The Ugly- What happened to the beautiful Latin lady that Bond left on the bed back in Mexico City? Did he ever go back? We'll never know since he just kept flying away in that damn helicopter. I totally expected him to land it on the roof of the hotel for a romantic booty call.

Final Thoughts on Spectre

Spectre is not as grandiose as its intentions imply but, it is a lot of fun and a spectacle to behold. It is definitely worth seeing and one the most all around good movies this year. If this is Craig's final round as 007, he goes out on a decent if not forced note. But either way, he always looks cool doing it. I would love to see Idris Elba (Luther) behind the wheel of the next Aston Martin. Hey, if they can make Bond a blondie (Craig), why not make him a brotha?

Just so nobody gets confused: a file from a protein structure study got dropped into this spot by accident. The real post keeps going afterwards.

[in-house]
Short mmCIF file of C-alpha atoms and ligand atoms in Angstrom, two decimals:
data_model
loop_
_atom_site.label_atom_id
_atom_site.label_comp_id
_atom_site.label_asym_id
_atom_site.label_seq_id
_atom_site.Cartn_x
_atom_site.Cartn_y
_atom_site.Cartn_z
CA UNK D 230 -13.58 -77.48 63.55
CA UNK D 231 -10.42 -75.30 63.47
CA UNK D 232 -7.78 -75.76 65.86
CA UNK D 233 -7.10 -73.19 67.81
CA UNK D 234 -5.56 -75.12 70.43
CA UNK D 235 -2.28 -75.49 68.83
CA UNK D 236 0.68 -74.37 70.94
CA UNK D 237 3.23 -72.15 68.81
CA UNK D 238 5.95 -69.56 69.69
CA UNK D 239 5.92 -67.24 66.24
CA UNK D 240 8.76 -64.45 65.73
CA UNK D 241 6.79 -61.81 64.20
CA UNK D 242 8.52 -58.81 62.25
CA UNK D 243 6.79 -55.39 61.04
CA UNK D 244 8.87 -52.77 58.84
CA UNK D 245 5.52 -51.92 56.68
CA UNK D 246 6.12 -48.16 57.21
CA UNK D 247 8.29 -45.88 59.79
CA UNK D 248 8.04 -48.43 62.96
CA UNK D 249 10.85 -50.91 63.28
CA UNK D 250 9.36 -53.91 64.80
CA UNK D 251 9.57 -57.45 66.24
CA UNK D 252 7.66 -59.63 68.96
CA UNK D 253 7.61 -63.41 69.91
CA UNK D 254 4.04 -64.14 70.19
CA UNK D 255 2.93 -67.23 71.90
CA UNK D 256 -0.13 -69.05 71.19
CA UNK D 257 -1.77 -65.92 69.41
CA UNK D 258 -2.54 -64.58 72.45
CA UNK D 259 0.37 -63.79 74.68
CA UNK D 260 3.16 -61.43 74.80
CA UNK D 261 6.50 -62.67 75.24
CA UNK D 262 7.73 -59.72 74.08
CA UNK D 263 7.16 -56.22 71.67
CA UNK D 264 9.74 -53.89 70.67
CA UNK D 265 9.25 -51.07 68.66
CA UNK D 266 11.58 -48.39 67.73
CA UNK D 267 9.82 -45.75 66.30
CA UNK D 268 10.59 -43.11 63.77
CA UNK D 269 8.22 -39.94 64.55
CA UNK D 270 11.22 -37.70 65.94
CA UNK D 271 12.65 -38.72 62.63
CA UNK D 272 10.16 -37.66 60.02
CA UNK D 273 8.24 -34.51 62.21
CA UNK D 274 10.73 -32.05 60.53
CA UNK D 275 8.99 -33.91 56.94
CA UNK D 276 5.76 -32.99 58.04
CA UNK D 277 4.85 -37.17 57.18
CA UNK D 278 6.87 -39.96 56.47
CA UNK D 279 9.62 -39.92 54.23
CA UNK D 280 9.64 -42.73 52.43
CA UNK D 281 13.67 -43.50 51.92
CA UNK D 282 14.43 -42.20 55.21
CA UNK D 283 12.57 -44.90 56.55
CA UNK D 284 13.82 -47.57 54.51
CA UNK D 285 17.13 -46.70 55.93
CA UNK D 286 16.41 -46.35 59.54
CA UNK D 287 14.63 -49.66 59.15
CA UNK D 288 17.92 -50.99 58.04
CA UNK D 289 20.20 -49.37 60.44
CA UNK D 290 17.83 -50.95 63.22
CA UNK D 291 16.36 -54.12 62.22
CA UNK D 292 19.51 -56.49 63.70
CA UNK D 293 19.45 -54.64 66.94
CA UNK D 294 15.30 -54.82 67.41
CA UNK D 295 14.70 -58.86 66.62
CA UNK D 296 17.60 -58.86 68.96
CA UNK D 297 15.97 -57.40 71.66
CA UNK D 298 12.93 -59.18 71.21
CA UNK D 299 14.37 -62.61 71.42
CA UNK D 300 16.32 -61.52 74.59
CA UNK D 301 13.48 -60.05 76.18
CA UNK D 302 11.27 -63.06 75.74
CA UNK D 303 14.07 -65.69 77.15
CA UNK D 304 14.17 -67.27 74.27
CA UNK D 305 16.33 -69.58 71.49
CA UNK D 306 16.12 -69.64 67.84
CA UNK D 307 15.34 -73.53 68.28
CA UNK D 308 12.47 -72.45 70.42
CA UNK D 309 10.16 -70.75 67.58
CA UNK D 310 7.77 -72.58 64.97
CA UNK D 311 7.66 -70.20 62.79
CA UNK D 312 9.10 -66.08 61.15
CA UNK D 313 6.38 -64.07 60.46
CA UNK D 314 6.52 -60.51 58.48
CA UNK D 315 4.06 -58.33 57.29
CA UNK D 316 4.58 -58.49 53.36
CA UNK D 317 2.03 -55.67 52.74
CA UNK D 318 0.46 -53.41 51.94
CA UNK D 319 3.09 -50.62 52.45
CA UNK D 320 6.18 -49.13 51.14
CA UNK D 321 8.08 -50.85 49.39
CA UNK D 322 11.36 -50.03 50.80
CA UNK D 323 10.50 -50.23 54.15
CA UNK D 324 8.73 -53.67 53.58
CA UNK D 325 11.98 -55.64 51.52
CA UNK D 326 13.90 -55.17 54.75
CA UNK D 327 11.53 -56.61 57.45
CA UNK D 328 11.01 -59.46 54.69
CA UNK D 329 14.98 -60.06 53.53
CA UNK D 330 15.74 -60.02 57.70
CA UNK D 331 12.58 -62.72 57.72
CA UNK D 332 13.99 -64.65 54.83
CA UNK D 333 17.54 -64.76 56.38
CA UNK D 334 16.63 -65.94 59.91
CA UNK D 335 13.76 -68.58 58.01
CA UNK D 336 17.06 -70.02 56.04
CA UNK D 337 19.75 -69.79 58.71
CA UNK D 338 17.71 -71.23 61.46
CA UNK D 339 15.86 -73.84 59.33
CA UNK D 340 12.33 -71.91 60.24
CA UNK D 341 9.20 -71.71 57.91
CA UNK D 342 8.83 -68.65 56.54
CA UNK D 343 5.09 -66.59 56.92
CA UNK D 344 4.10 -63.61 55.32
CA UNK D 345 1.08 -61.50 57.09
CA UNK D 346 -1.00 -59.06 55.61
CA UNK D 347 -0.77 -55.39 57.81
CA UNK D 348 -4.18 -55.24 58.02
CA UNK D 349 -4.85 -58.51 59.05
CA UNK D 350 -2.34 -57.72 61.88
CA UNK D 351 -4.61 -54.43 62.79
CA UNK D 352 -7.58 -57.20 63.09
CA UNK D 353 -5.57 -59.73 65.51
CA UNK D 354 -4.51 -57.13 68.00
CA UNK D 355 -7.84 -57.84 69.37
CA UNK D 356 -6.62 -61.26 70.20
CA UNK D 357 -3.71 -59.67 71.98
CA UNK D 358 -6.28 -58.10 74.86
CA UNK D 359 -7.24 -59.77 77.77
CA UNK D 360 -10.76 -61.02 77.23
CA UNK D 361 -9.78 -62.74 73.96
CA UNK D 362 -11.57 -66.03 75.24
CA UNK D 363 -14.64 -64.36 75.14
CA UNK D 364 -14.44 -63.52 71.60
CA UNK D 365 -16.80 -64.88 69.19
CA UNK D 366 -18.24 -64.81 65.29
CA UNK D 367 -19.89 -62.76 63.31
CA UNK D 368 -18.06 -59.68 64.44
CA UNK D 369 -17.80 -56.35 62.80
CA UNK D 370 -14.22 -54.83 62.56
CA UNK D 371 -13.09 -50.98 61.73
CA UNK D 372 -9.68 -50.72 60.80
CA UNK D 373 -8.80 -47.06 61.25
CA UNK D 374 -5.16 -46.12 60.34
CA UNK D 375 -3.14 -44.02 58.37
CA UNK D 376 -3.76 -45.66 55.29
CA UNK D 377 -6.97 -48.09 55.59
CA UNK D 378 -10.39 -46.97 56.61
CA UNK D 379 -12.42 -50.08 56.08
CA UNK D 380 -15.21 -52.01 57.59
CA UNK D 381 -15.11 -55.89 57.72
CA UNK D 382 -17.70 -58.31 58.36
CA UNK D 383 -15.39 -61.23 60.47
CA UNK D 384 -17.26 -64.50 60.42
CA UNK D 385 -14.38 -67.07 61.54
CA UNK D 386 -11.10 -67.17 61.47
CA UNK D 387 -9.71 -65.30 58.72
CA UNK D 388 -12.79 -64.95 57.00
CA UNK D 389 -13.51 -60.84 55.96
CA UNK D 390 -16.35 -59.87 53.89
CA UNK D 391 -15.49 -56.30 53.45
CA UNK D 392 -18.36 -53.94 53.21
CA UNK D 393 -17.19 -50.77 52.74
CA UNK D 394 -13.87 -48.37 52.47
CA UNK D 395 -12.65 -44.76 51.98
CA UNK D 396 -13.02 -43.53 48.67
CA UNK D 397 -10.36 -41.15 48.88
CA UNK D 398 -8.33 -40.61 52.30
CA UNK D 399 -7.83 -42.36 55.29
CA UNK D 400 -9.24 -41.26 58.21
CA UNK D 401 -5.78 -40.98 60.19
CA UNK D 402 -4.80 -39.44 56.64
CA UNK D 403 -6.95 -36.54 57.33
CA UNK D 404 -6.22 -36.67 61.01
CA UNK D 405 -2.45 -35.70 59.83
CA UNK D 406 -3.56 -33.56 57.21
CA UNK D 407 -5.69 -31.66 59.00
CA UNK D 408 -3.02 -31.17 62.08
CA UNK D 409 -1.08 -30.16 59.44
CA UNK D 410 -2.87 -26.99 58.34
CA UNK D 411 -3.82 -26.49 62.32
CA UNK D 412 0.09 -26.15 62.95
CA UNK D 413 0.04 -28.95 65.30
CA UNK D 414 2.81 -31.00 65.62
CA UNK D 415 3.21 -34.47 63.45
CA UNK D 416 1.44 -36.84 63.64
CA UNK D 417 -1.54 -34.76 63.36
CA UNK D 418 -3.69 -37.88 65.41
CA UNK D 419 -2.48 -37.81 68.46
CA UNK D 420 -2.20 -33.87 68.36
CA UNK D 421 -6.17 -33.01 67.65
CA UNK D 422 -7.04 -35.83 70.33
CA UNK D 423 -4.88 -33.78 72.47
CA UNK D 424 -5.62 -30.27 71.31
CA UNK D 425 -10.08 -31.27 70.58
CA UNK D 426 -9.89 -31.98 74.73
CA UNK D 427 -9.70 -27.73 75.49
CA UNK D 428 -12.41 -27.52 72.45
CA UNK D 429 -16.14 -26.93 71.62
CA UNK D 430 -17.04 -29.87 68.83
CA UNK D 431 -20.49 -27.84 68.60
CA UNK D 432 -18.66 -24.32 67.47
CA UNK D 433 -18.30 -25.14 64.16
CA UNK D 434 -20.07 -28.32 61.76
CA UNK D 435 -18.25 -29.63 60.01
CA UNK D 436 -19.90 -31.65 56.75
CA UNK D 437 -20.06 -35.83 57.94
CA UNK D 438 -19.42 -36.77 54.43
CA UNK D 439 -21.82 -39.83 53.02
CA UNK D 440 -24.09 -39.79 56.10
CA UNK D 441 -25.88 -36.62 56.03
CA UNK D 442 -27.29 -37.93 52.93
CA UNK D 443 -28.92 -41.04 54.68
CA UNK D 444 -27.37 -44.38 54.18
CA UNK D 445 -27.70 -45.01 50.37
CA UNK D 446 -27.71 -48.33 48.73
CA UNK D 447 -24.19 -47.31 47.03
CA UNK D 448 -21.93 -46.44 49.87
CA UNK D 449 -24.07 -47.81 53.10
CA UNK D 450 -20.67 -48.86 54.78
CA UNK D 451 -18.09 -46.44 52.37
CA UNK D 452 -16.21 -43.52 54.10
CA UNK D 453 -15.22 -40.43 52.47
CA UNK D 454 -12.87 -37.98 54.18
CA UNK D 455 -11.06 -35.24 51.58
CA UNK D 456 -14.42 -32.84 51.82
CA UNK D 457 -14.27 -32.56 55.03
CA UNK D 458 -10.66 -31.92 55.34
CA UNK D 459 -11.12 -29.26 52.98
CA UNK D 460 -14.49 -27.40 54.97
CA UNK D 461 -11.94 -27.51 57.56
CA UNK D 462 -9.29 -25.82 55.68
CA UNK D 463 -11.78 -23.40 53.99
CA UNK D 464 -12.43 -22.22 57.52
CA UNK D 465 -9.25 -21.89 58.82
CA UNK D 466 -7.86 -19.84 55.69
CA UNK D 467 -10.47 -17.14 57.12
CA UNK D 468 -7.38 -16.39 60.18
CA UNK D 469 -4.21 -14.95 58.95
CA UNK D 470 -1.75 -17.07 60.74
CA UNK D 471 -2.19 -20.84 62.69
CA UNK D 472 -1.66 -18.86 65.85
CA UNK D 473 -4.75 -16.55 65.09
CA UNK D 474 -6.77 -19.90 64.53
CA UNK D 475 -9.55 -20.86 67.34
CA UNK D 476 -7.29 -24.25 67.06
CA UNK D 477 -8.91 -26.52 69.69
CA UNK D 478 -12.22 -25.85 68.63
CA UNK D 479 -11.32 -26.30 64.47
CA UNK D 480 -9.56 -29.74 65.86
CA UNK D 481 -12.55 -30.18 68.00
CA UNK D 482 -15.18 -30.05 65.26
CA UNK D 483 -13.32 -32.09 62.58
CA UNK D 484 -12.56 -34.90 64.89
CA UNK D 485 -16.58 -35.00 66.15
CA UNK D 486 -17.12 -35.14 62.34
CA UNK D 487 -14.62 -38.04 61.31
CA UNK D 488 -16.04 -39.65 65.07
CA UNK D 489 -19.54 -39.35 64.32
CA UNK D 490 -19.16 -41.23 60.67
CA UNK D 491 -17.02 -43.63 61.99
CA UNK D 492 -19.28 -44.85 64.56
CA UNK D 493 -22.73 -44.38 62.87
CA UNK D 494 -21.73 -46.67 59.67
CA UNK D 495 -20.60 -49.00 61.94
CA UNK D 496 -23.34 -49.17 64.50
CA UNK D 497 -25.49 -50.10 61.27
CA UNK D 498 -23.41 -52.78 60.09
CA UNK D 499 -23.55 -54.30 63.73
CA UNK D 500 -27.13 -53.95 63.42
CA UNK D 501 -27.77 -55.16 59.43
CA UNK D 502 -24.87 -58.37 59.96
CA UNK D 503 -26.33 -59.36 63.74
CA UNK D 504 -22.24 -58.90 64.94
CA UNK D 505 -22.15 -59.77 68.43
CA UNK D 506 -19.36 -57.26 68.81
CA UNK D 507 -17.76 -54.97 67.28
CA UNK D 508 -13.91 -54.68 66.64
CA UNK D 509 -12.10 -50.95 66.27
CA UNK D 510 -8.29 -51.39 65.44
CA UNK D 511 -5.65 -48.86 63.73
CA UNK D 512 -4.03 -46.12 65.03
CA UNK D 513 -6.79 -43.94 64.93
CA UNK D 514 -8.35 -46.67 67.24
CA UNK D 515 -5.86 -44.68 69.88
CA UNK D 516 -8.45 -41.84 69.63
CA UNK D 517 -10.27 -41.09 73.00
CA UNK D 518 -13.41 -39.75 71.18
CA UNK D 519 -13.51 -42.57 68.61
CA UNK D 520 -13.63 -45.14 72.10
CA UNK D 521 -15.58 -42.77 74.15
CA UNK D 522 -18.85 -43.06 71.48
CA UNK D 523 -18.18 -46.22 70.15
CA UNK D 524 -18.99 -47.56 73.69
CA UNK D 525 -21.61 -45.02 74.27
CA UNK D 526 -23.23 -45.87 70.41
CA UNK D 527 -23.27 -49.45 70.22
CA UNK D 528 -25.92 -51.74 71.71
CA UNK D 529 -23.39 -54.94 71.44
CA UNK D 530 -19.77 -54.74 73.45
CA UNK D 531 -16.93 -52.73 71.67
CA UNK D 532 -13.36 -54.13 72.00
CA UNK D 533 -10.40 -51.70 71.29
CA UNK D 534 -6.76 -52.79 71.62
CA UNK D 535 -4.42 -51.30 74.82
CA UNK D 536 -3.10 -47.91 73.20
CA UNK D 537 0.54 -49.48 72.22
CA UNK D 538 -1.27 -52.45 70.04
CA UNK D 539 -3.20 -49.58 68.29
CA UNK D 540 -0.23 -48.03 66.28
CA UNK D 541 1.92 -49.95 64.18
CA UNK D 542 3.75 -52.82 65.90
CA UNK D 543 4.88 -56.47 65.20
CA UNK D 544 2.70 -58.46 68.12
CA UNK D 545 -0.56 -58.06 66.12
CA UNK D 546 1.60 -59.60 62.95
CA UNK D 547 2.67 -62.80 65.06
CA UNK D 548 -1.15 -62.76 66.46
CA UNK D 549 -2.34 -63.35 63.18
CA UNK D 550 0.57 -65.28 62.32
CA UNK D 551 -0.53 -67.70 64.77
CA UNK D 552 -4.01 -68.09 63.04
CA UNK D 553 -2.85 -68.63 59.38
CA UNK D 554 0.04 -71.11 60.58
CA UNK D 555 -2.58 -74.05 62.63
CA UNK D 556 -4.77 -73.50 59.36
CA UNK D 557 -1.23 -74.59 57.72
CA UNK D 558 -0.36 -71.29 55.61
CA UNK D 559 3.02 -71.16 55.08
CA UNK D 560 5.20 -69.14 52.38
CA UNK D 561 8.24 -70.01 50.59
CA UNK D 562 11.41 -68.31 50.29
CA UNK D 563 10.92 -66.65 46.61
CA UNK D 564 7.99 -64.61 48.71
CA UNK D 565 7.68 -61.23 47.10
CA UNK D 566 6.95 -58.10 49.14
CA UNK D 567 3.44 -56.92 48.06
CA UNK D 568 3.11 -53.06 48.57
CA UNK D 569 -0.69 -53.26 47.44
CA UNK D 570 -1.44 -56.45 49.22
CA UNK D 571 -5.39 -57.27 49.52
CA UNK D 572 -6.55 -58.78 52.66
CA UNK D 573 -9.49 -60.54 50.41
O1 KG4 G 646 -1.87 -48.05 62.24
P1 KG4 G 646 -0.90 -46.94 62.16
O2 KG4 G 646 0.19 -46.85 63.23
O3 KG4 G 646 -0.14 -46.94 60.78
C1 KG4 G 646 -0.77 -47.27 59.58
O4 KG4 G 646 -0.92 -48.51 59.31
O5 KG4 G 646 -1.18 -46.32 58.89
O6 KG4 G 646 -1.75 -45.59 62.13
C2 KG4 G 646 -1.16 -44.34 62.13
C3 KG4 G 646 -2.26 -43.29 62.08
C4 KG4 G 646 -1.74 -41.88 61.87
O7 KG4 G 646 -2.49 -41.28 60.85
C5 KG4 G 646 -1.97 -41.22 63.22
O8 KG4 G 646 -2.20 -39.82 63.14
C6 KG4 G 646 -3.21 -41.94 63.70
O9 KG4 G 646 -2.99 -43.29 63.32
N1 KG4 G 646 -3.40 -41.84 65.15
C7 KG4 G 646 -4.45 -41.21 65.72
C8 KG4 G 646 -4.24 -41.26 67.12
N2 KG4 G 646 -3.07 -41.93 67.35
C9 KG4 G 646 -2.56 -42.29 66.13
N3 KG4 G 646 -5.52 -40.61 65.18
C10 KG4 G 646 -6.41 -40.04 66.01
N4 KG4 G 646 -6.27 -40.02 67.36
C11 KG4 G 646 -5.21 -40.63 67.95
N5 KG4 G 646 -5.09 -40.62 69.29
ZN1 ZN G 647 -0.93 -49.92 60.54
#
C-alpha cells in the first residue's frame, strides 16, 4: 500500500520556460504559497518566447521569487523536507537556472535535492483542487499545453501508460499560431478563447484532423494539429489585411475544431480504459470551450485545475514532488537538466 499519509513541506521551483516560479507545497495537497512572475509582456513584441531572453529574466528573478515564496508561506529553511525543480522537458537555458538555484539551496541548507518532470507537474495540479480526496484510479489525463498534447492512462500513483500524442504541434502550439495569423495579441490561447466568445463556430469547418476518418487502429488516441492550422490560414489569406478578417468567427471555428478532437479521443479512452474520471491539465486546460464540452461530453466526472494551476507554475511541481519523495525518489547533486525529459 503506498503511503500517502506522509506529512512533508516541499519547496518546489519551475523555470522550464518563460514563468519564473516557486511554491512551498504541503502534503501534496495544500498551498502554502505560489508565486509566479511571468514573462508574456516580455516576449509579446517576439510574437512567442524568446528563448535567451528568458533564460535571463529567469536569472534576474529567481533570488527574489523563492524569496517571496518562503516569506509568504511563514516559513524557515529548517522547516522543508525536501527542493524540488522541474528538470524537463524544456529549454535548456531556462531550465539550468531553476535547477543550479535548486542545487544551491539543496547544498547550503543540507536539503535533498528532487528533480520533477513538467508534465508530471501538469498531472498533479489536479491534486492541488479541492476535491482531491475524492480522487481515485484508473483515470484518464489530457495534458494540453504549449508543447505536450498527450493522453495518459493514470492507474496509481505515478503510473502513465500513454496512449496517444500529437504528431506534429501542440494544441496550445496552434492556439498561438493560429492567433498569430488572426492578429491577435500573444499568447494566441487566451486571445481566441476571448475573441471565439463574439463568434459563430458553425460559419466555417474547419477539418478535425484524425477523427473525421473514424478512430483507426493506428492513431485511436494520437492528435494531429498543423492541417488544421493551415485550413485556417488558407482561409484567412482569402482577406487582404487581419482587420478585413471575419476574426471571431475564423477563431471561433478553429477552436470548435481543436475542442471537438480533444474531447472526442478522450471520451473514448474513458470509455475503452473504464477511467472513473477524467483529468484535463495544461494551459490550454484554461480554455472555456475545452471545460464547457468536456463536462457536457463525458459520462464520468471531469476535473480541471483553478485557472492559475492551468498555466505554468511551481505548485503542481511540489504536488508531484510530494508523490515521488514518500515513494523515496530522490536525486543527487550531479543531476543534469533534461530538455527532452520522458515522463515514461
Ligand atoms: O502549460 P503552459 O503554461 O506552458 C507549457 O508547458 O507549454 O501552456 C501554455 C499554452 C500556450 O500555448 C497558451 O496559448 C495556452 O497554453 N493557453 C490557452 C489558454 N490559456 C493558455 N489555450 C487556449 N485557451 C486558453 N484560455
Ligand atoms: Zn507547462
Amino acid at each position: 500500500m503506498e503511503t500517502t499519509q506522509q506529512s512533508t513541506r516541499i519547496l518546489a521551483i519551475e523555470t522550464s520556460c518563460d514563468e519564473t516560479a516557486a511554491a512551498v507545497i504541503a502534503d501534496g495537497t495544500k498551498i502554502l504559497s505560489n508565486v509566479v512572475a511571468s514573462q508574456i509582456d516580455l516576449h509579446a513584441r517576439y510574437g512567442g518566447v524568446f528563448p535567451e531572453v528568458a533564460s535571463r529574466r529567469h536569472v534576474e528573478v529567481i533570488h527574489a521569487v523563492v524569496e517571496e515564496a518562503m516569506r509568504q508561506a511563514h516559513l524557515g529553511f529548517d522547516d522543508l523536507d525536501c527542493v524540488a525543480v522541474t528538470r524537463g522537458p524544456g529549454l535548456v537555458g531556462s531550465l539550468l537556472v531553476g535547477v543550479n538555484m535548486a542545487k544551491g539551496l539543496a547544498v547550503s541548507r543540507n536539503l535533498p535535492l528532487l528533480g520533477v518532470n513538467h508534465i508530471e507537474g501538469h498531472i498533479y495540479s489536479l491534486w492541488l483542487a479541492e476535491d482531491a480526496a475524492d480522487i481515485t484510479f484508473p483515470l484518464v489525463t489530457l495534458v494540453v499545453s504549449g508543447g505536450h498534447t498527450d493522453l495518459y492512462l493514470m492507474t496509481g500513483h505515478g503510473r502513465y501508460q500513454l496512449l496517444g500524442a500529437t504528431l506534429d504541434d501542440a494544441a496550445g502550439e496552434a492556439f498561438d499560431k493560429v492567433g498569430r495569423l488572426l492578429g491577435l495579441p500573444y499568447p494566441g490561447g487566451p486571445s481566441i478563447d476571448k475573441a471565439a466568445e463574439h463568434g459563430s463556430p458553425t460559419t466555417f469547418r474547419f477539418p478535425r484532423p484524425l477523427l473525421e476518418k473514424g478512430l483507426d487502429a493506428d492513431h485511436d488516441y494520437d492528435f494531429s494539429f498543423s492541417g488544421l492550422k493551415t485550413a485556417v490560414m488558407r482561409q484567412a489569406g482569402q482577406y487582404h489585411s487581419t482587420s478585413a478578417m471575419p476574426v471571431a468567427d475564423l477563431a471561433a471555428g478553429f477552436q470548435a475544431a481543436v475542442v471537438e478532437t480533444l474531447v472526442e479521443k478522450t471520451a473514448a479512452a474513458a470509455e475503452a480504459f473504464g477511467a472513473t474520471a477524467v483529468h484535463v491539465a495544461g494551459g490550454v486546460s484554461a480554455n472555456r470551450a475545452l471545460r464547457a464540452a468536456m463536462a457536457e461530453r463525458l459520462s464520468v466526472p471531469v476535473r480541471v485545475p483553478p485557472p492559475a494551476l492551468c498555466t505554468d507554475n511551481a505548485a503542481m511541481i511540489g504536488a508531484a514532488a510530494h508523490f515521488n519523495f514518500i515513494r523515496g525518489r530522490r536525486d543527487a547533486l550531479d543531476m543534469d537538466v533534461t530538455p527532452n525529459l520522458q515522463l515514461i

Rating- 8 out of 10
148 Minutes

Spectre (2015)
PG-13 | 148 min | Action, Adventure, Thriller | 6 November 2015 (USA)
A cryptic message from Bond's past sends him on a trail to uncover a sinister organization. While M battles political forces to keep the secret service alive, Bond peels back the layers of deceit to reveal the terrible truth behind SPECTRE.

Director: Sam Mendes
Writers: John Logan (screenplay), Neal Purvis(screenplay)
Stars: Daniel Craig, Christoph Waltz, Léa Seydoux